Infections with antibiotic-resistent bacteria have become an increasing problem in medical treatment.  But humans are not the only ones affected.  Researchers at the Research Institute of Wildlife Ecology, together with colleagues from the Working Group for Clinical Microbiology and Animal Hygiene, have examined European mouflons for the presence of resistant bacteria. They found bacteria from the family Enterobacteriaceae in one of the examined animals.  Since the examined mouflons were free-ranging specimens and had not been treated with antibiotics, it is likely that the animal acquired the bacteria from its natural environment, where human often pass through as well.  Before this study a team around Dr. Chris Walzer had found out that migratory rooks and resident crows also carry these bacteria.  They have also been found in several other species of wildlife.  

The article "Characterization of ESBL- and AmpC-Producing and Fluoroquinolone-Resistant Enterobacteriaceae Isolated from Mouflons (Ovis orientalis musimon) in Austria and Germany [Link 10]" by Igor Loncaric , Christoph Beiglböck, Andrea T. Feßler, Annika Posautz, Renate Rosengarten, Chris Walzer, Ralf Ehricht, Stefan Monecke, Stefan Schwarz, Joachim Spergser und Anna Kübber-Heiss was published in May 2016 in the international journal PLOS One.

(Web editor, 10 June 2016)

 

Shy wild boars are sometimes better mothers

With sufficient food shy wild boar mothers will raise more young. (Photo: Sebastian Vetter/Vetmeduni Vienna)
Photo of wild boar mother with piglets [Link 11]

The personality of wild boar mothers can affect the wellbeing of their young, as a team from the Research Institute of Wildlife Ecology at the Vienna University of Veterinary Medicine has found out. In a multi-year study of reproductive strategies of wild boars, Sebastian Vetter and fellow researchers investigated whether and under what circumstances the personality of the wild boars affected the number of offspring reared. The study revealed that, when sufficient food is available, shy wild boar mothers raise more young than risk-taking, aggressive females. When the availability of food (e.g. acorns) becomes scarce, however, there is no longer an advantage for shy females.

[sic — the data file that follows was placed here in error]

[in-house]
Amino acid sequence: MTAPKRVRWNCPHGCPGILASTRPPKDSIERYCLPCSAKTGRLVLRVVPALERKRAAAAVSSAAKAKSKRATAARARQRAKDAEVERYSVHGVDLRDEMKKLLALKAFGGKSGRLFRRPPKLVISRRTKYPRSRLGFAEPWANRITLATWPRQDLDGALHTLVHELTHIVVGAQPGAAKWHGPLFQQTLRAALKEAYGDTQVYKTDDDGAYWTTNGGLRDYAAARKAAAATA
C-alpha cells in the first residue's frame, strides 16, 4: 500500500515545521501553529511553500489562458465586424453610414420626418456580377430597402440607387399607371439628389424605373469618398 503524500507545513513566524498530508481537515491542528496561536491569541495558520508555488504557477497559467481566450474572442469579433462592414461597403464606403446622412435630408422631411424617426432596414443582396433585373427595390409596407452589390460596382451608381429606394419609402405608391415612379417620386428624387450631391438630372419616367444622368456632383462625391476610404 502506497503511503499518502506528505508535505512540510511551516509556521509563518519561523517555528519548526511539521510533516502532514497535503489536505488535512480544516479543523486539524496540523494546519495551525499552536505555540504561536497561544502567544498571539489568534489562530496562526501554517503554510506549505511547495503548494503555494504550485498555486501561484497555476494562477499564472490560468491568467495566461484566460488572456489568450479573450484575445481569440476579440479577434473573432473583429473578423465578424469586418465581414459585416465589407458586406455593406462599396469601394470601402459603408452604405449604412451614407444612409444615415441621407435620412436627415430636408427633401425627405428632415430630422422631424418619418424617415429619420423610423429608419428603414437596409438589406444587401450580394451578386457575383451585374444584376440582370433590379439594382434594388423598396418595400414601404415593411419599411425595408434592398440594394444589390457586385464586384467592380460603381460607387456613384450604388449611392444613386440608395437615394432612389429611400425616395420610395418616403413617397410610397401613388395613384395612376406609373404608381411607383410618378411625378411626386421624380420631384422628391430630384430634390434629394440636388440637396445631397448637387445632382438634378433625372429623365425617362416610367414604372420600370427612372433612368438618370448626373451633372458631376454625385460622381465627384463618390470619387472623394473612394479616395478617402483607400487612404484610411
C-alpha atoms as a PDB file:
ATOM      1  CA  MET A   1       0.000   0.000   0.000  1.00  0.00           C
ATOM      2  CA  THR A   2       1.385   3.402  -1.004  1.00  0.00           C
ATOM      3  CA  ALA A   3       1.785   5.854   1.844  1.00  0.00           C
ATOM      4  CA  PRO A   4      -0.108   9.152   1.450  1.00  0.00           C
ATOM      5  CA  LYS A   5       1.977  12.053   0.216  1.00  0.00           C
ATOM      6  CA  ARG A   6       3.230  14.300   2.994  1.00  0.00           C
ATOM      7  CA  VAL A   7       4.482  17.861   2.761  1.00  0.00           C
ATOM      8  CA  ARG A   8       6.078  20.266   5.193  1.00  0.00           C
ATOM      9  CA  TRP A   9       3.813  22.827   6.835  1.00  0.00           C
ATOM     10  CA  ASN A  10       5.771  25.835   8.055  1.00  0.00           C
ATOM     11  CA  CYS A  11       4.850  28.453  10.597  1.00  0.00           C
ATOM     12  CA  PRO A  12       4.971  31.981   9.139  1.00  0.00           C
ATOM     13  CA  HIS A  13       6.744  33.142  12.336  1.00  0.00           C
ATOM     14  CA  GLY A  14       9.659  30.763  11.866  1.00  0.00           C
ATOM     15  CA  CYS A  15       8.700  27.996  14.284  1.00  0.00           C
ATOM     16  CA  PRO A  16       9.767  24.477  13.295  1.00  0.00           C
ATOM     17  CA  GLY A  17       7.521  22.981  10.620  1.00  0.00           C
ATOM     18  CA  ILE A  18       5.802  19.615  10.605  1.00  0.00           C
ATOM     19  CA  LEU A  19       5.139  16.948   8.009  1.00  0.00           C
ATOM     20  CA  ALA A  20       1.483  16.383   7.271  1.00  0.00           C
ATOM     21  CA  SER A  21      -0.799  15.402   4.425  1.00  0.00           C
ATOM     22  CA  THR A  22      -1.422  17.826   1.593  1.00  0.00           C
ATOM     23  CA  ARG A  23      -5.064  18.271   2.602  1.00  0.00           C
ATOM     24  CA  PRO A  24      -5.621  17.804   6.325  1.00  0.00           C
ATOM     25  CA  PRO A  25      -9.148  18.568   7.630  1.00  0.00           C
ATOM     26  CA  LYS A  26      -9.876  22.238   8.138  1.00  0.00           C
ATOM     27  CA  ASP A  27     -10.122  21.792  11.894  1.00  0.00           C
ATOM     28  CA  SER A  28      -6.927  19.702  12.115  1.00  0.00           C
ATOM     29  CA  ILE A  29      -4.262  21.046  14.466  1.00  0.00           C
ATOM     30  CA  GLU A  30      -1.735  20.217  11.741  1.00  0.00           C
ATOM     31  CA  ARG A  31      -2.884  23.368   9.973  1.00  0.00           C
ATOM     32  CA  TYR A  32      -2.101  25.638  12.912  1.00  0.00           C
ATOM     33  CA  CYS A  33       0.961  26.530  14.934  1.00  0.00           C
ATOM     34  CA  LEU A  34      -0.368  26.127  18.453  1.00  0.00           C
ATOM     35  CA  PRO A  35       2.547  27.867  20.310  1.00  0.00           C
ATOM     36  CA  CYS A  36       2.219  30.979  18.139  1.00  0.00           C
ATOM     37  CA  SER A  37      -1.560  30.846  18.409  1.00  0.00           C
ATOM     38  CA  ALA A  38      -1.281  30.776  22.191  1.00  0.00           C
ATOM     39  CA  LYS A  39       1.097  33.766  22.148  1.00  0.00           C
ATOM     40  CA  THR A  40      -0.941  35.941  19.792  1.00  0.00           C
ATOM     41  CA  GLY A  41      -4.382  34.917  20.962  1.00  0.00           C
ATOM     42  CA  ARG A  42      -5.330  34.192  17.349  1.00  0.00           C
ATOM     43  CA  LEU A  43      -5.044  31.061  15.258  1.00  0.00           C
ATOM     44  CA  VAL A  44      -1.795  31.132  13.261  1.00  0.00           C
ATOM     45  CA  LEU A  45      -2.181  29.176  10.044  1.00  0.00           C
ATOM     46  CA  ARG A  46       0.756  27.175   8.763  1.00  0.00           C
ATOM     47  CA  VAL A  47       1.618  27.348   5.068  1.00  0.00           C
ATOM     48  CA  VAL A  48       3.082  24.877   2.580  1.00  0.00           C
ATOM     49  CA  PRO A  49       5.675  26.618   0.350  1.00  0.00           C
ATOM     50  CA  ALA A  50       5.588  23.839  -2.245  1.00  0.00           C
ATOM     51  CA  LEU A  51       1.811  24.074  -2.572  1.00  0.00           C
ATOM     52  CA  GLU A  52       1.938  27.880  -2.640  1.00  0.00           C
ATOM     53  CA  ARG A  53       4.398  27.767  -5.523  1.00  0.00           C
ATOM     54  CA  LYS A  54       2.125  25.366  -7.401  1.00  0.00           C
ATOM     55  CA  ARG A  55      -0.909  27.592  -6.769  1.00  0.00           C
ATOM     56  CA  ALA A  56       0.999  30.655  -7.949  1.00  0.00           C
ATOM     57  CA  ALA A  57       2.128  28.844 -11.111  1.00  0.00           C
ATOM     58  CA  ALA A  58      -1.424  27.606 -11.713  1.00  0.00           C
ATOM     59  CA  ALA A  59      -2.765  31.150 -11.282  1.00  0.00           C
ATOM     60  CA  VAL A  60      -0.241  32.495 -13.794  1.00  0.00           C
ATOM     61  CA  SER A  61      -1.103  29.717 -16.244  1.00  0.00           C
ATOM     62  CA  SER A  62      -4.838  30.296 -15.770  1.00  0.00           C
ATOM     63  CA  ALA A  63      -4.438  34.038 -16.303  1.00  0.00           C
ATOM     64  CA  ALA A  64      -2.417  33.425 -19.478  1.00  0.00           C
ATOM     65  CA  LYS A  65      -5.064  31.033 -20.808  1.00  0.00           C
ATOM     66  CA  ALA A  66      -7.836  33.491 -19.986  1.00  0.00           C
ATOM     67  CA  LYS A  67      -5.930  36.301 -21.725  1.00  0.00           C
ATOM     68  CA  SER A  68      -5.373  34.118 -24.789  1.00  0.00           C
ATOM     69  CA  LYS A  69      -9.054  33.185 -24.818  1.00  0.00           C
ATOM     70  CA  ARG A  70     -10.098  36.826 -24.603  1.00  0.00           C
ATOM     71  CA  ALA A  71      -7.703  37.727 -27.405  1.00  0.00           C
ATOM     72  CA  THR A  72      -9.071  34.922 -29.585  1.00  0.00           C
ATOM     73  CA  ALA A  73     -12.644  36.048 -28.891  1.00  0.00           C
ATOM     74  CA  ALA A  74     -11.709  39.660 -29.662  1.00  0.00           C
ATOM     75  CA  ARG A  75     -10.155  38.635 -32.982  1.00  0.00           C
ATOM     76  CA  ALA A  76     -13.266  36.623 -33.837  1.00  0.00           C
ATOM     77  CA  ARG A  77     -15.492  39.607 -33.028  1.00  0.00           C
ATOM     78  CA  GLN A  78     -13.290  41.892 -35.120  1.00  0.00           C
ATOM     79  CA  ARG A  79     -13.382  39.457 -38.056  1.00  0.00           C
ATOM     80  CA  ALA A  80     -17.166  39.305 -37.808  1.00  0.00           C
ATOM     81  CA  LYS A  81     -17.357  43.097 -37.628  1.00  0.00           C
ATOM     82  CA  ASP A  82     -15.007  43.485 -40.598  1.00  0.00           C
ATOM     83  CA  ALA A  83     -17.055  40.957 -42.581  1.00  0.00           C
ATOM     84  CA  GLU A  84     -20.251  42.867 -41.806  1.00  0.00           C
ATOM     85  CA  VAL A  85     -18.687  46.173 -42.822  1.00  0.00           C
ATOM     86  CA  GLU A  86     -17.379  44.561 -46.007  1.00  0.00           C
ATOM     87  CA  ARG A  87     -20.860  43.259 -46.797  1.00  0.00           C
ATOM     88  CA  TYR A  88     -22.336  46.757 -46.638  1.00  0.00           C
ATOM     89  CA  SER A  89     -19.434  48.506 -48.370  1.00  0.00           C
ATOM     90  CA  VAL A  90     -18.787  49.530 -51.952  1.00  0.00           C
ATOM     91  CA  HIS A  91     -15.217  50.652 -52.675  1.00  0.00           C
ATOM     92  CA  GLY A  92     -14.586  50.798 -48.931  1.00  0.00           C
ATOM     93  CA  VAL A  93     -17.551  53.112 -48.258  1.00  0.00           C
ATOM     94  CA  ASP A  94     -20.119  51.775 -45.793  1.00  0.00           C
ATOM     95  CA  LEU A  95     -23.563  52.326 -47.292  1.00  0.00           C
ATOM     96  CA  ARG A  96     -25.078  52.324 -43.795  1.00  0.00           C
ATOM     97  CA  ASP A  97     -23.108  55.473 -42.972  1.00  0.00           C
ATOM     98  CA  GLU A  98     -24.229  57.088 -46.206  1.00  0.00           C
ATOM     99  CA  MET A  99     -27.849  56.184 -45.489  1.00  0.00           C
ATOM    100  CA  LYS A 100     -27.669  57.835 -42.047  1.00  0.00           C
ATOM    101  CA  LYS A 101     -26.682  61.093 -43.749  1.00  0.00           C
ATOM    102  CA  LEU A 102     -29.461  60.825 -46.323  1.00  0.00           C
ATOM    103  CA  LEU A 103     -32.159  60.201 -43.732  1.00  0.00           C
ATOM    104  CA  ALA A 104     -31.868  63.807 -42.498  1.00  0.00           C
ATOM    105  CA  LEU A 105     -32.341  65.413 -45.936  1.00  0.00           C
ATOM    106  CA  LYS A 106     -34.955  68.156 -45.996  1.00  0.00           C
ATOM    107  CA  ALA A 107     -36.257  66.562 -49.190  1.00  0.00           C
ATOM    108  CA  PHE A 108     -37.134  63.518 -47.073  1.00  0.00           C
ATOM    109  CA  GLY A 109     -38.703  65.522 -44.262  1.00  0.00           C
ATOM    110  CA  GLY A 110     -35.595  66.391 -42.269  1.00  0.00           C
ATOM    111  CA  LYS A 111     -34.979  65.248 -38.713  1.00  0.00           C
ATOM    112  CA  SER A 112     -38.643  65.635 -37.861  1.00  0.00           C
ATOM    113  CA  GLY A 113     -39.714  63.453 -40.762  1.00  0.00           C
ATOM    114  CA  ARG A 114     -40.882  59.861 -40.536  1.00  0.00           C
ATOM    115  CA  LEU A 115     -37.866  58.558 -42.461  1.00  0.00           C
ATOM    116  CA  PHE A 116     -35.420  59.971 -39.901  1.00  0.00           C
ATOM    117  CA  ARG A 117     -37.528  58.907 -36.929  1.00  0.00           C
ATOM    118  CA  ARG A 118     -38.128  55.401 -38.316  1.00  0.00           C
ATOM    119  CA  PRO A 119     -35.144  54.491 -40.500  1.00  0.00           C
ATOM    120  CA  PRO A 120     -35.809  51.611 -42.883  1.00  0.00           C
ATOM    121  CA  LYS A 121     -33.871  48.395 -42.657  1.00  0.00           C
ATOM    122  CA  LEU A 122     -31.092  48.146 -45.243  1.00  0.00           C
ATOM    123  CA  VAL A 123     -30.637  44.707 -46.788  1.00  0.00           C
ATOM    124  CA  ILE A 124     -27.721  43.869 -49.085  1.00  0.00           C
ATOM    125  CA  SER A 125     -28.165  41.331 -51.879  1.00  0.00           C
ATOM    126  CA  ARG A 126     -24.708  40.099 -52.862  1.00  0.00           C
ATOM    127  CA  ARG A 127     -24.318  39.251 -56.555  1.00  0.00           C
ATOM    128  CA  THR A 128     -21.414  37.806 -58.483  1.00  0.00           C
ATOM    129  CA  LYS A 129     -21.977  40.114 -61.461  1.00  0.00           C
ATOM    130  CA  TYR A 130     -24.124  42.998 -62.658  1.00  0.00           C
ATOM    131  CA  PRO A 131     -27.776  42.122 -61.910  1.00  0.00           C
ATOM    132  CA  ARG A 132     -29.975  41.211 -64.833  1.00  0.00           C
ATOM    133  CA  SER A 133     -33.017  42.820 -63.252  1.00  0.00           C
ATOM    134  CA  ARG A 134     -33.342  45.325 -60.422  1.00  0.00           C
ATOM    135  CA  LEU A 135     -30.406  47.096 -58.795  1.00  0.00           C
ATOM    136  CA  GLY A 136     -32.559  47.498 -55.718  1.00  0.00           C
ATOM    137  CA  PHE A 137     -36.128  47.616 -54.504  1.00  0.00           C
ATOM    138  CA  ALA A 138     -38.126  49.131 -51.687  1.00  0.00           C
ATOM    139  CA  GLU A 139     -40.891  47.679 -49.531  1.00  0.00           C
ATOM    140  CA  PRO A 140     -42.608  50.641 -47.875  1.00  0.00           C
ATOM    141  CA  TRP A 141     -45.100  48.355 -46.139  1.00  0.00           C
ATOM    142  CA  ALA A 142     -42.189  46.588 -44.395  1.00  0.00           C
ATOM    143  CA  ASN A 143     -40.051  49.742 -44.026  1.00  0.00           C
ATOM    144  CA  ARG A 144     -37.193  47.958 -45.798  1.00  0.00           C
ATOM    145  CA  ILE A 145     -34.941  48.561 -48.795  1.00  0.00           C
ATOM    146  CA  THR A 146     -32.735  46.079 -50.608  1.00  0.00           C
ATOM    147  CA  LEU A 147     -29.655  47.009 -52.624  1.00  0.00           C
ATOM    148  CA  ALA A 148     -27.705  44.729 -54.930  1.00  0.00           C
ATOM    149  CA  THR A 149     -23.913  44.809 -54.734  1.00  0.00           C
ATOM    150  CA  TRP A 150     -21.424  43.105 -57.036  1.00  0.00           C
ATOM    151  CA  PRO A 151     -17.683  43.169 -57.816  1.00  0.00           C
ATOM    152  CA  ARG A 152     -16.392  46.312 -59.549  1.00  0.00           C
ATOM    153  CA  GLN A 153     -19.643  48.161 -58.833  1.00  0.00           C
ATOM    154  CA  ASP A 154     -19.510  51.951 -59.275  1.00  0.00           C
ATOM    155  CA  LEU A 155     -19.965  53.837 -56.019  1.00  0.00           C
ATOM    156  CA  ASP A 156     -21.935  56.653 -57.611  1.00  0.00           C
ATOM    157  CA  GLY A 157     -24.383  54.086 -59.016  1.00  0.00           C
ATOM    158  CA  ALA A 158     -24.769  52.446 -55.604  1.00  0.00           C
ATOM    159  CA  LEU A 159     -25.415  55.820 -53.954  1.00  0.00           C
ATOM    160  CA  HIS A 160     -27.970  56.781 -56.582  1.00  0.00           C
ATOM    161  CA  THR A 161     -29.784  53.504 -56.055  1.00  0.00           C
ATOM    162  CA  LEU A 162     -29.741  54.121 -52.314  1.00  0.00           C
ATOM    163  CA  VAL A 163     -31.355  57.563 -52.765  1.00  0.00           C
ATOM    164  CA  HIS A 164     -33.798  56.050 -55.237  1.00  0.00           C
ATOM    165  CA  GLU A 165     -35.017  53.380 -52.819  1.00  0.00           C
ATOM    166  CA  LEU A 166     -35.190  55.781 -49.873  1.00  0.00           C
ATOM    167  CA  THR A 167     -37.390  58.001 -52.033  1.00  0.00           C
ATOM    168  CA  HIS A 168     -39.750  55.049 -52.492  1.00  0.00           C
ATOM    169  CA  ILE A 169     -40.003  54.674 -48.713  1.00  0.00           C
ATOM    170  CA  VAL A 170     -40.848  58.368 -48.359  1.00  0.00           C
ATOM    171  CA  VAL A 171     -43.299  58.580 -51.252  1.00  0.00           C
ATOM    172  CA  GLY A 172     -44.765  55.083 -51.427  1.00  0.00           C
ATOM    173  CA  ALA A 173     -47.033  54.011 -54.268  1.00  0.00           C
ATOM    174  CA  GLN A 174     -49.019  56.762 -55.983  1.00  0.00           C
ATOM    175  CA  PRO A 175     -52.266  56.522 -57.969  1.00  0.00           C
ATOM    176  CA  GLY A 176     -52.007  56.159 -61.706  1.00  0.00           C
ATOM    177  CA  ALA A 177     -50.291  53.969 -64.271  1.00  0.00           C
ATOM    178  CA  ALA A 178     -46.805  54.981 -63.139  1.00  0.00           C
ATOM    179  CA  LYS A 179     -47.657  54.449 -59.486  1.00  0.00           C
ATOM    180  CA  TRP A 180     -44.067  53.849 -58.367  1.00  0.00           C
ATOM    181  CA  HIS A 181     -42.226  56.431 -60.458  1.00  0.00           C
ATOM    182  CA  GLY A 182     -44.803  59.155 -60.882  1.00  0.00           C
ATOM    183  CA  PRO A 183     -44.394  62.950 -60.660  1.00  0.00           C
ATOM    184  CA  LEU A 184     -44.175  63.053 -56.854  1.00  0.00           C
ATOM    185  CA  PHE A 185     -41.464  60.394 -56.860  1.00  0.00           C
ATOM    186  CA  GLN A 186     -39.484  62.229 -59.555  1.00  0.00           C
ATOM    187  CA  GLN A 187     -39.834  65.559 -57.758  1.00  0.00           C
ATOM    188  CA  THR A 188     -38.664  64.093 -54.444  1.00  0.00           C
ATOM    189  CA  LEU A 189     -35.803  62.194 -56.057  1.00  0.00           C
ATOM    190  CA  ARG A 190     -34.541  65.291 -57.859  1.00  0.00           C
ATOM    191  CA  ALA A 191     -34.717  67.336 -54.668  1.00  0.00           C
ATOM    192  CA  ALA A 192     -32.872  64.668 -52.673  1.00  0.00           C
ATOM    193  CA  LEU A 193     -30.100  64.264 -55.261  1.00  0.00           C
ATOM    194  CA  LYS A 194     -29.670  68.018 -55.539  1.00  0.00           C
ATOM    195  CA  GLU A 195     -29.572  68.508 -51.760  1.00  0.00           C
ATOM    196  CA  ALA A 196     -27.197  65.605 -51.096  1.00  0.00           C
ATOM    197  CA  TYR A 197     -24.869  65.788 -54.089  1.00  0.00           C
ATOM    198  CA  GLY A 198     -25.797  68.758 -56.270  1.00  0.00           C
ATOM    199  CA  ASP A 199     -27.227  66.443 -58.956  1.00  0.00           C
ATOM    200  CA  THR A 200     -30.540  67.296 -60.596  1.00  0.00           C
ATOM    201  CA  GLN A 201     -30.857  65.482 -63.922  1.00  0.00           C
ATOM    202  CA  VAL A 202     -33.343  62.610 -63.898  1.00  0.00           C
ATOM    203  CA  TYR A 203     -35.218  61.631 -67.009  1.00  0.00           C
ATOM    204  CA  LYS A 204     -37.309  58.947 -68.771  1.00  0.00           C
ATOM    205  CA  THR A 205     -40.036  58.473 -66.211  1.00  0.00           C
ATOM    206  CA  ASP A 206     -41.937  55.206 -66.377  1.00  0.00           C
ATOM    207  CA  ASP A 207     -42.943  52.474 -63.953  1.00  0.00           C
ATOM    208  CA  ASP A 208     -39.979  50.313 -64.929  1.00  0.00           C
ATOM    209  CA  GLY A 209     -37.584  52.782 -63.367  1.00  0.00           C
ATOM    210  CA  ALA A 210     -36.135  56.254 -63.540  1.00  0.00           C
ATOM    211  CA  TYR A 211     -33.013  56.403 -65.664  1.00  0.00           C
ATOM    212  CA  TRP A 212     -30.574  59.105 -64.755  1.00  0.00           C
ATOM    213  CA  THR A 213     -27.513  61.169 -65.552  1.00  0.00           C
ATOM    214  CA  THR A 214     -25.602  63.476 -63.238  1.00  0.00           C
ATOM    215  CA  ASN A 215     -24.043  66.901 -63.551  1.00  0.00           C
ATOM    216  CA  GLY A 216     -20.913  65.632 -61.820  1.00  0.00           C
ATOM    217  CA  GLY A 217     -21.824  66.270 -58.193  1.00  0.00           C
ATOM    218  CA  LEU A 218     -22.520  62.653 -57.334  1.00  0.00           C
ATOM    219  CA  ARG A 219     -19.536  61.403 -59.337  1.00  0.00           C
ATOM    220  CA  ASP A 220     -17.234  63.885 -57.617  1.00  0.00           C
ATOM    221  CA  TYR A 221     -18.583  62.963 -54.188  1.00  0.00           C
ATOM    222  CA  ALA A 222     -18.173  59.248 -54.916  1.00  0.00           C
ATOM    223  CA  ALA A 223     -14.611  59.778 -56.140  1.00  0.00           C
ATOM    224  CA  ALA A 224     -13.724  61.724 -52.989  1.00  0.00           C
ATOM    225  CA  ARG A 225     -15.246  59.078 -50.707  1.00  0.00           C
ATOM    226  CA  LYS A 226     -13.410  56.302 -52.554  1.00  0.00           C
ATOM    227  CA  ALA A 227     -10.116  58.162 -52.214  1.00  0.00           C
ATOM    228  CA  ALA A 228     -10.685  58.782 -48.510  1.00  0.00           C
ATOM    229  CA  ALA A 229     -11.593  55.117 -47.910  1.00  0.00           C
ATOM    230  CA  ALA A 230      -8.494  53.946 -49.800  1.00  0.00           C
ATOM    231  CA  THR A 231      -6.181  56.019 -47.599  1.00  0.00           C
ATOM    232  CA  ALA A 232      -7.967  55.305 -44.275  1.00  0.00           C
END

The article „Shy is sometimes better: personality and juvenile body mass affect adult reproductive success in wild boars, Sus scrofa [Link 12]” by Sebastian G. Vetter, Constanze Brandstätter, Marie Macheiner, Franz Suchentrunk, Hanno Gerritsmann, and Claudia Bieber was published in the journal Animal Behaviour.

More info [Link 13]

(Web editor, 3 June 2016)

 

New book on wild horses and their relatives

The new book "Wild Equids" is a comprehensive source of information on wild equine relatives, such as zebras. (Foto: Petra Kaczensky/Vetmeduni Vienna)
Photo of zebras in the water [Link 14]

Wild equids such as zebra, wild ass, and wild horses are an endangered, but little known group of equines.  People are more familiar with the domestic horse and donkey than with their wild relatives, about whom astonishingly little is known.  In their new book "Wild Equids - Ecology, Management, and Conservation" the editors and authors Petra Kaczensky of the Research Institute of Wildlife Ecology of the Vetmeduni Vienna and Jason Ransom of the US National Park Service summarize current international research results from various wild equid experts.  The book combines information on behaviour, way of life, habitat use, and genetics with concepts for the protection of these charismatic species.  It also emphasises people´s role and explains important key words, such as differential interpretations of the meaning of "wild".  The book is published in English language by the Johns Hopkins University Press.

More info [Link ]

(Web editor, 1 June 2016)

 

Origin of dromedary domestication discovered

Dromedaries have always been used for transportation in deserts (Photo: Raziq Kakar)
Photo of a caravan of dromedaries [Link 15]
PNAS cover of the 14 June 2016 issue [Link 16]

Dromedaries have been used for transportation in desert regions for over 3,000 years. Until now, however, it was not known exactly where they were first domesticated or which genetic structure was selected in the process. A team of researchers including Pamela Burger of the Research Institute of Wildlife Ecology of the Vetmeduni Vienna has now managed to answer these questions. With samples taken from nearly 1,100 extant dromedaries and from bone finds of wild, one-humped camels, they identified the southeast coast of the Arabian Peninsula as the origin of the domesticated dromedary. The researchers also showed that the dromedaries, unlike other domesticated animals, have maintained extensive gene flow in the modern population. This high genetic diversity has enabled the dromedary to adapt to difficult environments and climatic change.

The journal PNAS highlighted the article by placing a camel on the cover [Link 17] of its June 14, 2016 issue.

The scientific article “Ancient and modern DNA reveal dynamics of domestication and cross-continental dispersal of the dromedary” was published in the journal PNAS [Link 18].  [Link ]

More info [Link 19]

(Web editor, 10 May 2016)